Chicago police plan overhaul of gang database amid debate over usefulness

The current database will be updated and regularly audited in light of debate around similar lists in Los Angeles and New York


Annie Sweeney
Chicago Tribune

CHICAGO — With a high school degree and a steady job, the lifelong West Side resident said he has no interest in gang life.

But he’s the son of a former Vice Lord and grew up around members of the gang, a fact that follows him constantly.

Chicago Inspector General Joe Ferguson hosts a community forum in the Austin neighborhood to gather input on the Chicago Police Department's gang database. (Photo/TNS)
Chicago Inspector General Joe Ferguson hosts a community forum in the Austin neighborhood to gather input on the Chicago Police Department's gang database. (Photo/TNS)

Once in jail for a minor crime, he told jail staff of his connection so he wouldn’t wind up housed with a rival. Another time police stopped him while he and his friends were filming a video and took pictures of his ID and tattoos.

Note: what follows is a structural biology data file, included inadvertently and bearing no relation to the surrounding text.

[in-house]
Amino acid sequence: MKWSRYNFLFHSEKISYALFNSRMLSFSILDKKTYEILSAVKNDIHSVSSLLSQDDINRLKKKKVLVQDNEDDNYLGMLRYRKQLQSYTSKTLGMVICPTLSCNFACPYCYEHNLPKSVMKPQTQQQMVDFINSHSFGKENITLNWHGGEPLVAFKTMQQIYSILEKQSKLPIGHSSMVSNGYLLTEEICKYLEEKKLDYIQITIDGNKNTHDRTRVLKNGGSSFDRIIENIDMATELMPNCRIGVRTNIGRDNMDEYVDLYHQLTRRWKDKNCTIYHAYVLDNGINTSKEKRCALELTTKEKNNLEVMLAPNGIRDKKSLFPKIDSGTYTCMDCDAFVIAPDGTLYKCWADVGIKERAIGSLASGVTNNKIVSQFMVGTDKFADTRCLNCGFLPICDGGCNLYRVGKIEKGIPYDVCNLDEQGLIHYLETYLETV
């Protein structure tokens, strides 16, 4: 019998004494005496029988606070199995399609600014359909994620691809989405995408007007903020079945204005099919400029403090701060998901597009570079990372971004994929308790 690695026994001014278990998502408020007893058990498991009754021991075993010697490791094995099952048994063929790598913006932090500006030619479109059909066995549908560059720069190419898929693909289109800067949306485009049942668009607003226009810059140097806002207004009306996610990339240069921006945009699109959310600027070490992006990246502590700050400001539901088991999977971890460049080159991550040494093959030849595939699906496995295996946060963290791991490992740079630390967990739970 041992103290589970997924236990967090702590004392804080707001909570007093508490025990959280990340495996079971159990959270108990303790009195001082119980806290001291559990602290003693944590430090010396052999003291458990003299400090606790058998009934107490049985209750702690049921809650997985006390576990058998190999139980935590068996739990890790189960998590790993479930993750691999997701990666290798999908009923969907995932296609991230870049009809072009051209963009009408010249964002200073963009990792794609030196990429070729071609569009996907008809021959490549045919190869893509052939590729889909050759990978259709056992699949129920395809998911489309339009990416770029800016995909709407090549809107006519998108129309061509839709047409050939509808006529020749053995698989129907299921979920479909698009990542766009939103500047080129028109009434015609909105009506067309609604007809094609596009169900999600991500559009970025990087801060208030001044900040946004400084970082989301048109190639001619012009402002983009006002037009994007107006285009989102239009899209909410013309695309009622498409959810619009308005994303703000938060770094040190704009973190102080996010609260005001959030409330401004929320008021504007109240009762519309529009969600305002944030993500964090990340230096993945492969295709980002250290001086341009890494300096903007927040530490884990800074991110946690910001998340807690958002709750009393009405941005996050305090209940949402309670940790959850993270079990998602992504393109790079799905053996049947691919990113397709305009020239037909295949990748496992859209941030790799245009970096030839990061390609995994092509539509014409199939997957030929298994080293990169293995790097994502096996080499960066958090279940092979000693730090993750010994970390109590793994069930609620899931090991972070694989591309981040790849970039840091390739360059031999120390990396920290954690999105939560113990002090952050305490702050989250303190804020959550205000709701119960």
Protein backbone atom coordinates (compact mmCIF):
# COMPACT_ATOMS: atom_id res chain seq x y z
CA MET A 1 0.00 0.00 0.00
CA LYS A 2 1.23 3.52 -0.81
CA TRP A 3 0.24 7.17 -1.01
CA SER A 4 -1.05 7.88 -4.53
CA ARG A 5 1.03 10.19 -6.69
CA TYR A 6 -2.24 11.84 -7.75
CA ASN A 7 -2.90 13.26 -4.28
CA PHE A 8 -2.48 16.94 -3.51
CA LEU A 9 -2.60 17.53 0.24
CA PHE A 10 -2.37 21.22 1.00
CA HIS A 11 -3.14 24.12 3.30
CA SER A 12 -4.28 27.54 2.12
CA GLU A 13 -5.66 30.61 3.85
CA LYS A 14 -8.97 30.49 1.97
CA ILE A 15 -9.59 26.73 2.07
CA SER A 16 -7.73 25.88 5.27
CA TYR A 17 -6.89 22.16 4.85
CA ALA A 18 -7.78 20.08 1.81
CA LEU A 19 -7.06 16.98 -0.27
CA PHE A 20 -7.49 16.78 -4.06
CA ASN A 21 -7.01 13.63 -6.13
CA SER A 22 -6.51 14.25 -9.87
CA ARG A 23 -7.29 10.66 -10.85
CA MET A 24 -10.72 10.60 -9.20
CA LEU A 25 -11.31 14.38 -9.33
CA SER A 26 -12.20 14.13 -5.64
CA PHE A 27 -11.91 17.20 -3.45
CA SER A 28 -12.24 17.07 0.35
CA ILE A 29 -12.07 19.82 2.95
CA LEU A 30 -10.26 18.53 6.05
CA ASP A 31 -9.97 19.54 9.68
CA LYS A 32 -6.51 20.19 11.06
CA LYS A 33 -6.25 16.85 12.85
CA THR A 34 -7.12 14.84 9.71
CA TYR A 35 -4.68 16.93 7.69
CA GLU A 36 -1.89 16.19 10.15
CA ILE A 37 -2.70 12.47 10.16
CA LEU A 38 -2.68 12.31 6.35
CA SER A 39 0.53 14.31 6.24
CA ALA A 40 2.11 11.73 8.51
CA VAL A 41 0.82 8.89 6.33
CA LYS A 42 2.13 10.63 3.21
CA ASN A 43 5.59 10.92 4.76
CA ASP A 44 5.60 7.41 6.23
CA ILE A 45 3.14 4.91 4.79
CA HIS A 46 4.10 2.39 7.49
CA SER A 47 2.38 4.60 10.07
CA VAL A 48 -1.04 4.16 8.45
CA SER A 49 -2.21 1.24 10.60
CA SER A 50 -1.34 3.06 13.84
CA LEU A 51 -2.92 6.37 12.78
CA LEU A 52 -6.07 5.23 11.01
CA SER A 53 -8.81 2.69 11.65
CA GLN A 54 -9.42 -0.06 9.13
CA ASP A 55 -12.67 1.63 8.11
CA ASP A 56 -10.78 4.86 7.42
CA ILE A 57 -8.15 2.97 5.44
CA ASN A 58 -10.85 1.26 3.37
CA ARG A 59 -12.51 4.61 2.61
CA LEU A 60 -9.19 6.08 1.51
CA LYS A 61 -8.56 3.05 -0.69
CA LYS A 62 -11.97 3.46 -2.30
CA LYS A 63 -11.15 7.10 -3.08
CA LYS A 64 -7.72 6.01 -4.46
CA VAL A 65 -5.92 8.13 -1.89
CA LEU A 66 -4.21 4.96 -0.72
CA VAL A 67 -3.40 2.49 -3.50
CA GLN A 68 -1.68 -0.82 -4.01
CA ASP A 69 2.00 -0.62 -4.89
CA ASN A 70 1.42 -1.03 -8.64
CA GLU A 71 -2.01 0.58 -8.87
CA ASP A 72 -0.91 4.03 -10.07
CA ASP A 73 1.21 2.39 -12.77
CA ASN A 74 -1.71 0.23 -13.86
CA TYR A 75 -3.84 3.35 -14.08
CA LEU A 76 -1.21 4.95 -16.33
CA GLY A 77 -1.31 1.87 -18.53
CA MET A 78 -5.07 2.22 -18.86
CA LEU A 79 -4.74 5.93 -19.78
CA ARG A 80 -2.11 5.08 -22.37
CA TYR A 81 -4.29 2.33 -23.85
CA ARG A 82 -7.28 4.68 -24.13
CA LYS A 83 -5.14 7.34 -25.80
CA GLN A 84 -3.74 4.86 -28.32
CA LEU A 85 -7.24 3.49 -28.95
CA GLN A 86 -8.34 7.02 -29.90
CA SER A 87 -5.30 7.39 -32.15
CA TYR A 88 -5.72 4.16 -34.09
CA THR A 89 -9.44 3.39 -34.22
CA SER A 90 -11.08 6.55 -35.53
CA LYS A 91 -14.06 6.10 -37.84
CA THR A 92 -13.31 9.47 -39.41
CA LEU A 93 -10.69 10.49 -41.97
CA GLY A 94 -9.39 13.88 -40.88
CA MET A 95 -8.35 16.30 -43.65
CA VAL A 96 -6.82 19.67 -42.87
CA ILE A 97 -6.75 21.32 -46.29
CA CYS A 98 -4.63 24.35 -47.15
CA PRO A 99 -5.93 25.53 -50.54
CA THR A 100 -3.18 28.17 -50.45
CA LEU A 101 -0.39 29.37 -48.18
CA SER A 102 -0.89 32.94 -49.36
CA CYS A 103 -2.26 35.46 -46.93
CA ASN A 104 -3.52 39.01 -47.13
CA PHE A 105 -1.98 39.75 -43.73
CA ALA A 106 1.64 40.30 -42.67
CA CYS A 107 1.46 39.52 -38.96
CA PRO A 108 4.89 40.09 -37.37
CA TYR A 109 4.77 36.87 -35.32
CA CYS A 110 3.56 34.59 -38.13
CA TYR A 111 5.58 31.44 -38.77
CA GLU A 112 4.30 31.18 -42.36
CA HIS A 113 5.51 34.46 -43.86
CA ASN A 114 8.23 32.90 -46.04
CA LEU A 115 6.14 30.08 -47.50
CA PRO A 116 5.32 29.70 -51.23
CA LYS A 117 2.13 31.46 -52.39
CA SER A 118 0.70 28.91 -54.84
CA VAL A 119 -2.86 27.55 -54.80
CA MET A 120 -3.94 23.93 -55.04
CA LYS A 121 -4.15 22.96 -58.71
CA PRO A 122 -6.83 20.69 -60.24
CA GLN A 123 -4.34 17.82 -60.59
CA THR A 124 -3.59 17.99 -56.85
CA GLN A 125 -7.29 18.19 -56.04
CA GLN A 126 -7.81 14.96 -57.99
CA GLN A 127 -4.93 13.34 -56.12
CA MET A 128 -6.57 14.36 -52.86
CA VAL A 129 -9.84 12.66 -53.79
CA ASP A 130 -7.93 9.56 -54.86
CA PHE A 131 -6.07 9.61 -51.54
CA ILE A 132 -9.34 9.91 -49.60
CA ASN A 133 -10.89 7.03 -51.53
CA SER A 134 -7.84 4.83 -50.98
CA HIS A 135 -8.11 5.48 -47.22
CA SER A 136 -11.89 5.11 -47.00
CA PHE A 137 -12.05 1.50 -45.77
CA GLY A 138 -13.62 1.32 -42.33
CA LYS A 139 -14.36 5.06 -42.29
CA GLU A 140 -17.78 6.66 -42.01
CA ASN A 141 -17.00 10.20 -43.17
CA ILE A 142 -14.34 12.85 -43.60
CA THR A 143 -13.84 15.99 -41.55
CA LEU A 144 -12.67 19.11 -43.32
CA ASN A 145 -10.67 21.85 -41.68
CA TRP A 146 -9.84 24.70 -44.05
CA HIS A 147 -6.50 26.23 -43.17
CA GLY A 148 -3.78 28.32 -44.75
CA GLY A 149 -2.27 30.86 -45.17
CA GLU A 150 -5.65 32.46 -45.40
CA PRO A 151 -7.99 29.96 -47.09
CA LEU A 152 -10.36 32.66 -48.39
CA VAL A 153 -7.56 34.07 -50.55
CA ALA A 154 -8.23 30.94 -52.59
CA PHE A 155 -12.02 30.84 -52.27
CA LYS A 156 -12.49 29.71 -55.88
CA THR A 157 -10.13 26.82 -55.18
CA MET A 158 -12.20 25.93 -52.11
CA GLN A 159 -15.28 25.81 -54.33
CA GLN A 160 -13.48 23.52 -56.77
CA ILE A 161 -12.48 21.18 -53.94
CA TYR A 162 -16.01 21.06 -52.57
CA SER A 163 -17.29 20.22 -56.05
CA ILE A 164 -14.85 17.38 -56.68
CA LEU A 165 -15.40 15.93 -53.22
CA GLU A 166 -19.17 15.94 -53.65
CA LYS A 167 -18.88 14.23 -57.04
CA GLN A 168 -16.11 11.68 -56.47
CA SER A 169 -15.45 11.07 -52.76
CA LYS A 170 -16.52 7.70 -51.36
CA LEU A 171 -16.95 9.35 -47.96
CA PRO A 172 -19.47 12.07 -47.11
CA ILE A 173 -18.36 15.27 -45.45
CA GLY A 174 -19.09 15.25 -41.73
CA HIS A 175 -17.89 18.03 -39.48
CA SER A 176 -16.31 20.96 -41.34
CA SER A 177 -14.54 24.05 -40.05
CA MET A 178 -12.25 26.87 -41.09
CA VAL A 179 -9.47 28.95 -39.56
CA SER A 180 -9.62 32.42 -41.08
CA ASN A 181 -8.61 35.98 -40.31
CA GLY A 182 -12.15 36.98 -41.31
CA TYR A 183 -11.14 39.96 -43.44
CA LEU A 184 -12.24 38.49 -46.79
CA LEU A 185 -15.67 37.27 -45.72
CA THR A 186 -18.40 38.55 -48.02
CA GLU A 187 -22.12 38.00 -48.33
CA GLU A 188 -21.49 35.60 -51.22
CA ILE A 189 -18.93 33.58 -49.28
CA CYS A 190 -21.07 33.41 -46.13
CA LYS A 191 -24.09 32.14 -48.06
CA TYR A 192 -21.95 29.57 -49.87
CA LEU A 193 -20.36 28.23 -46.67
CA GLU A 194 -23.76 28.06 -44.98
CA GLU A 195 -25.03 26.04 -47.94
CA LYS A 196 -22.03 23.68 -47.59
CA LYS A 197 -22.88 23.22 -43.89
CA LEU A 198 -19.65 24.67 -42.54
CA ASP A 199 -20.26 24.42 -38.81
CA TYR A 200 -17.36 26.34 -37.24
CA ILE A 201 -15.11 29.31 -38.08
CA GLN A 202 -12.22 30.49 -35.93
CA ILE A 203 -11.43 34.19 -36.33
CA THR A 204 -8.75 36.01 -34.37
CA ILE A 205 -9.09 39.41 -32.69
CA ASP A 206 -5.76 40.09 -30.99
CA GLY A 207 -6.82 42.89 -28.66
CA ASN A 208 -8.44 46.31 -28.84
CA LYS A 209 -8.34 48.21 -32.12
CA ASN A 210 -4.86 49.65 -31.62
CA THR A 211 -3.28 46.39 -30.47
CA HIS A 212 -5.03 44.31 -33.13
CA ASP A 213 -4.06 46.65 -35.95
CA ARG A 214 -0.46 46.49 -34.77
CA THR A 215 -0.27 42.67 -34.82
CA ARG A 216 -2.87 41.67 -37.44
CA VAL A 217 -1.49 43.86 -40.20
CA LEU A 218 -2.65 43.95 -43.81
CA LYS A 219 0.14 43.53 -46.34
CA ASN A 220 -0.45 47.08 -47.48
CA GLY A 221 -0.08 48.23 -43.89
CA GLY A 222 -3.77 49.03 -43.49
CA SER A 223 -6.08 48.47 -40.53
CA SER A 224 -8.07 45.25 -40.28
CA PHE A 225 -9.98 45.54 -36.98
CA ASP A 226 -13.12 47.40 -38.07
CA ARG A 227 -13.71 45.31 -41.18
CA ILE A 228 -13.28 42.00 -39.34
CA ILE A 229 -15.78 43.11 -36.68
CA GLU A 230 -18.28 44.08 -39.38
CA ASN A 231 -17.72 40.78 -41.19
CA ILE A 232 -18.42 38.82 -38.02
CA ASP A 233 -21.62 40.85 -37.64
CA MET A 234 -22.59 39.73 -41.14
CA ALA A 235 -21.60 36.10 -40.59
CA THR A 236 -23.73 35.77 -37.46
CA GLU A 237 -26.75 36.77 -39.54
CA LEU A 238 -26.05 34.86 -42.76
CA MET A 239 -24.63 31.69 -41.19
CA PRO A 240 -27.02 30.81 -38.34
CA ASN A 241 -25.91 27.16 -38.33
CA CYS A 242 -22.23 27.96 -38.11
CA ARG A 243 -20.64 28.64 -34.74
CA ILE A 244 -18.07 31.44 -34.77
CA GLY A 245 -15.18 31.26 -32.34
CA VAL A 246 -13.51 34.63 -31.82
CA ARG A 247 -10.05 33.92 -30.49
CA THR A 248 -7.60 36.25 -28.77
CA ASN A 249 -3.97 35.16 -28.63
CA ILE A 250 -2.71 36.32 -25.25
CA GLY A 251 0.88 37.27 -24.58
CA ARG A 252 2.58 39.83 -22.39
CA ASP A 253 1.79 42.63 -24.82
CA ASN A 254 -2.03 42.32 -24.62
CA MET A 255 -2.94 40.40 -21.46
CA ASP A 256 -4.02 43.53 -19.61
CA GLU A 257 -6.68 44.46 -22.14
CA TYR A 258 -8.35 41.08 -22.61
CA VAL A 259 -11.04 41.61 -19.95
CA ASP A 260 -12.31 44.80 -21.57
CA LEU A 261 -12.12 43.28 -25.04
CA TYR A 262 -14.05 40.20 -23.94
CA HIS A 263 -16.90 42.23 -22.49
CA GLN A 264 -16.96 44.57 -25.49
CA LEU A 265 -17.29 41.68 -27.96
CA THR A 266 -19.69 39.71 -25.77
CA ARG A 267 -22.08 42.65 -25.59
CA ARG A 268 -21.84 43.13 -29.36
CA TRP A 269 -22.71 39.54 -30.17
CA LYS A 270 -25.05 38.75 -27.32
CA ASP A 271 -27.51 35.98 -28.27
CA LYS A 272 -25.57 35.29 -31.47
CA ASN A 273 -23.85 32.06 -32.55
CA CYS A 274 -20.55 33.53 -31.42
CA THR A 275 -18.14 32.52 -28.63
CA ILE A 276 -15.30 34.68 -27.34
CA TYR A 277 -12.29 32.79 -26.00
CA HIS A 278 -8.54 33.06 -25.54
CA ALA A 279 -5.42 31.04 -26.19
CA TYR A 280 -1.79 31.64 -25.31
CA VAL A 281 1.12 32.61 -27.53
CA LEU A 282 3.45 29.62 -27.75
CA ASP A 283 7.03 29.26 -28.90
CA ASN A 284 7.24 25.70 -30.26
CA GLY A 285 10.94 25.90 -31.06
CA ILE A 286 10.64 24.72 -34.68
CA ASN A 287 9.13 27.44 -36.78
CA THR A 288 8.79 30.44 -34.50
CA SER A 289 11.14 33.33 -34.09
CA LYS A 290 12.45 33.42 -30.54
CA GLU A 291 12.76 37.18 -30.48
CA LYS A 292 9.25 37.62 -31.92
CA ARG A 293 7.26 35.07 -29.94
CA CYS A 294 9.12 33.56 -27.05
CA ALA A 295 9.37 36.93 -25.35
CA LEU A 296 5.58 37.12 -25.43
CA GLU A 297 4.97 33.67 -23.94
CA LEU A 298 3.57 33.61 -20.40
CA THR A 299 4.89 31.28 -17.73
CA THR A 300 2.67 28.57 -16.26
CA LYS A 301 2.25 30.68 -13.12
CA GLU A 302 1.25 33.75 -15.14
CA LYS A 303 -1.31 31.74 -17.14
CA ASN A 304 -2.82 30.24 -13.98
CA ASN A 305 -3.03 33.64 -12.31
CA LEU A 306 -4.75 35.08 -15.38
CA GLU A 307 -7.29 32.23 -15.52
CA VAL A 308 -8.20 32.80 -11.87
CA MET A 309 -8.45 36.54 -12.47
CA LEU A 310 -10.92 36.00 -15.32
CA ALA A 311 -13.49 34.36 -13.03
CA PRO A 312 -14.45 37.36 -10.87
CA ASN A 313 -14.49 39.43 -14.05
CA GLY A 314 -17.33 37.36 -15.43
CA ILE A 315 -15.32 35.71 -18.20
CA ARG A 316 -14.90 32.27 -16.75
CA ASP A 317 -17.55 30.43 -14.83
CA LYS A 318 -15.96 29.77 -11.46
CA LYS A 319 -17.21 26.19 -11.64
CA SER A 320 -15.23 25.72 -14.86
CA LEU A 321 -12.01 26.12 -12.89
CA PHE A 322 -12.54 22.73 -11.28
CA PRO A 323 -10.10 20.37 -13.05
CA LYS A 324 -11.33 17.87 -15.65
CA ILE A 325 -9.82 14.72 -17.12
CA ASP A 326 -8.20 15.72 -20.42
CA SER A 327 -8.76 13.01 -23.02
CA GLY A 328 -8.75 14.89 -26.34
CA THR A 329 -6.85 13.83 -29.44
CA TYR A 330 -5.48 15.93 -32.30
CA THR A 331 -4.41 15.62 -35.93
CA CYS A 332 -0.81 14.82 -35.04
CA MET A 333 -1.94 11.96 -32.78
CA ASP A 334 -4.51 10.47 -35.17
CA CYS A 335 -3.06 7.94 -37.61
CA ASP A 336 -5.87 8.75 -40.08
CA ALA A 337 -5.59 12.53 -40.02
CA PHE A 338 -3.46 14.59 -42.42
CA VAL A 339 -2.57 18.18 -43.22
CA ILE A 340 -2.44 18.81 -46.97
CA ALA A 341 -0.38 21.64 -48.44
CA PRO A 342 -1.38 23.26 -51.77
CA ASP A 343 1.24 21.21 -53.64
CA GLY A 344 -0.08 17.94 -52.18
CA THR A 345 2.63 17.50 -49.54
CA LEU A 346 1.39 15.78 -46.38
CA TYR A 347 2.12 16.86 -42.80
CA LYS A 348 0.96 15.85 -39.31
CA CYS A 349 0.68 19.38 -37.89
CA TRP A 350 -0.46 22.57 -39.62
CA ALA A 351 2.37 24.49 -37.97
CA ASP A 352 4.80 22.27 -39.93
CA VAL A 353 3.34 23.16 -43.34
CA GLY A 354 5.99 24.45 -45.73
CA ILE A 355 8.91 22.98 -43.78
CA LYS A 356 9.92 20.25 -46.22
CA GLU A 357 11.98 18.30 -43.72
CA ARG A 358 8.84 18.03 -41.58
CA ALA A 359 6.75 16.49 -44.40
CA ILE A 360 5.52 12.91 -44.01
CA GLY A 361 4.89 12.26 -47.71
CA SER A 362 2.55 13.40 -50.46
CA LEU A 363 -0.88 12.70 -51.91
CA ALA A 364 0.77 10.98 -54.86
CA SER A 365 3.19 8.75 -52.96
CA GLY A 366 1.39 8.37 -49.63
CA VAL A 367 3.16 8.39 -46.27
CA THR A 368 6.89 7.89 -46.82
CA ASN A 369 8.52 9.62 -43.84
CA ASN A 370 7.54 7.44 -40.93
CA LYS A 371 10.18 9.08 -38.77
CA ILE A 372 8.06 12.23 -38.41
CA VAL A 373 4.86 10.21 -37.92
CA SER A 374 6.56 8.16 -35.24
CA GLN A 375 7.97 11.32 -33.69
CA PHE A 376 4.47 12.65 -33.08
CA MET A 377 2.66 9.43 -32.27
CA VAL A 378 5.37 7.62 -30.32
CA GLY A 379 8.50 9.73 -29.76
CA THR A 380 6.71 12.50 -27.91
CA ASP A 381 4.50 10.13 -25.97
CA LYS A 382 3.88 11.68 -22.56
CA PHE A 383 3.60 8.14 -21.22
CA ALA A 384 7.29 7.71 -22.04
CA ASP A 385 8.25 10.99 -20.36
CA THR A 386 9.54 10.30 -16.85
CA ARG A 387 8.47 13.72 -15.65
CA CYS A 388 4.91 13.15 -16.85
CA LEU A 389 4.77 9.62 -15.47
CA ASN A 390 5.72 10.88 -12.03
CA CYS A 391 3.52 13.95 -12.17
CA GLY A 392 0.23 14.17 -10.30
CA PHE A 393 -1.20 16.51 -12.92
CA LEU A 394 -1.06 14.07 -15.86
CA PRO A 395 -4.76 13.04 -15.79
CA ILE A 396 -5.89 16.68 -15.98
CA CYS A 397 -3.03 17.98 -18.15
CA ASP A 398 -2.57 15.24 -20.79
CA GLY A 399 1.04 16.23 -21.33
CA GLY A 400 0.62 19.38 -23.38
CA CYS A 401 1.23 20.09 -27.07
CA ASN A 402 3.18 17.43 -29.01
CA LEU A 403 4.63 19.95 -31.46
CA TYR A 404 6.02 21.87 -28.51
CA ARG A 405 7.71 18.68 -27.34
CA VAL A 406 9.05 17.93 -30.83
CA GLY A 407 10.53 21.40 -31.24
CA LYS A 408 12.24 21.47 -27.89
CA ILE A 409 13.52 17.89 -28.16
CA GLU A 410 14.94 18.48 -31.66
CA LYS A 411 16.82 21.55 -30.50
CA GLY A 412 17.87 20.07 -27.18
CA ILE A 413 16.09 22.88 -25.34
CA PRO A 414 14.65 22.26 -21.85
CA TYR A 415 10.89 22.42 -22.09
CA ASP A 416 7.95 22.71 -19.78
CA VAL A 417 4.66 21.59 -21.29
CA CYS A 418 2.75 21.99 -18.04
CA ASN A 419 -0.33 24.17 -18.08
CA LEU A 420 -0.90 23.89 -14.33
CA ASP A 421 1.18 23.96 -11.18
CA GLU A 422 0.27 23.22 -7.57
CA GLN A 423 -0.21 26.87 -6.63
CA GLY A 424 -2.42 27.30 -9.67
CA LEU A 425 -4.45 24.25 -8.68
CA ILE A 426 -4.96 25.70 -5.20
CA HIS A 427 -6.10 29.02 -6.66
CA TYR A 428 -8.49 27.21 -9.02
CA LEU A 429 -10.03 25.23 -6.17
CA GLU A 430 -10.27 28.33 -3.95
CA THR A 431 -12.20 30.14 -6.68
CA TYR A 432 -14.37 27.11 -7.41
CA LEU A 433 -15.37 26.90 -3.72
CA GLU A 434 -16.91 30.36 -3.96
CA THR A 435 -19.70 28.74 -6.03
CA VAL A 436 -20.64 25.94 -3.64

And so, fairly or not, the 28-year-old, who asked that his name not be used, is nearly certain he landed in the controversial computerized gang records of the Chicago Police Department.

Interim Superintendent Charlie Beck last month announced the department’s intention to build what he says will be an updated, timely and audited gang list that will be more accurate and fair to those who find their way onto it, and give more people a way to have their name deleted. Still, the creation of the new Criminal Enterprise Information System is a move that comes as local and national experts caution that collecting such data in any form is fraught with the potential for overpolicing, racial profiling and distracting officers from more effective ways to reduce crime.

Police departments across the country are struggling to walk back from decades of racially biased practices that swept thousands of African American men into the justice system and damaged trust in neighborhoods. Figuring out what gang labels even mean anymore and what or if the intelligence can help police reduce crime remains tricky at best, experts said.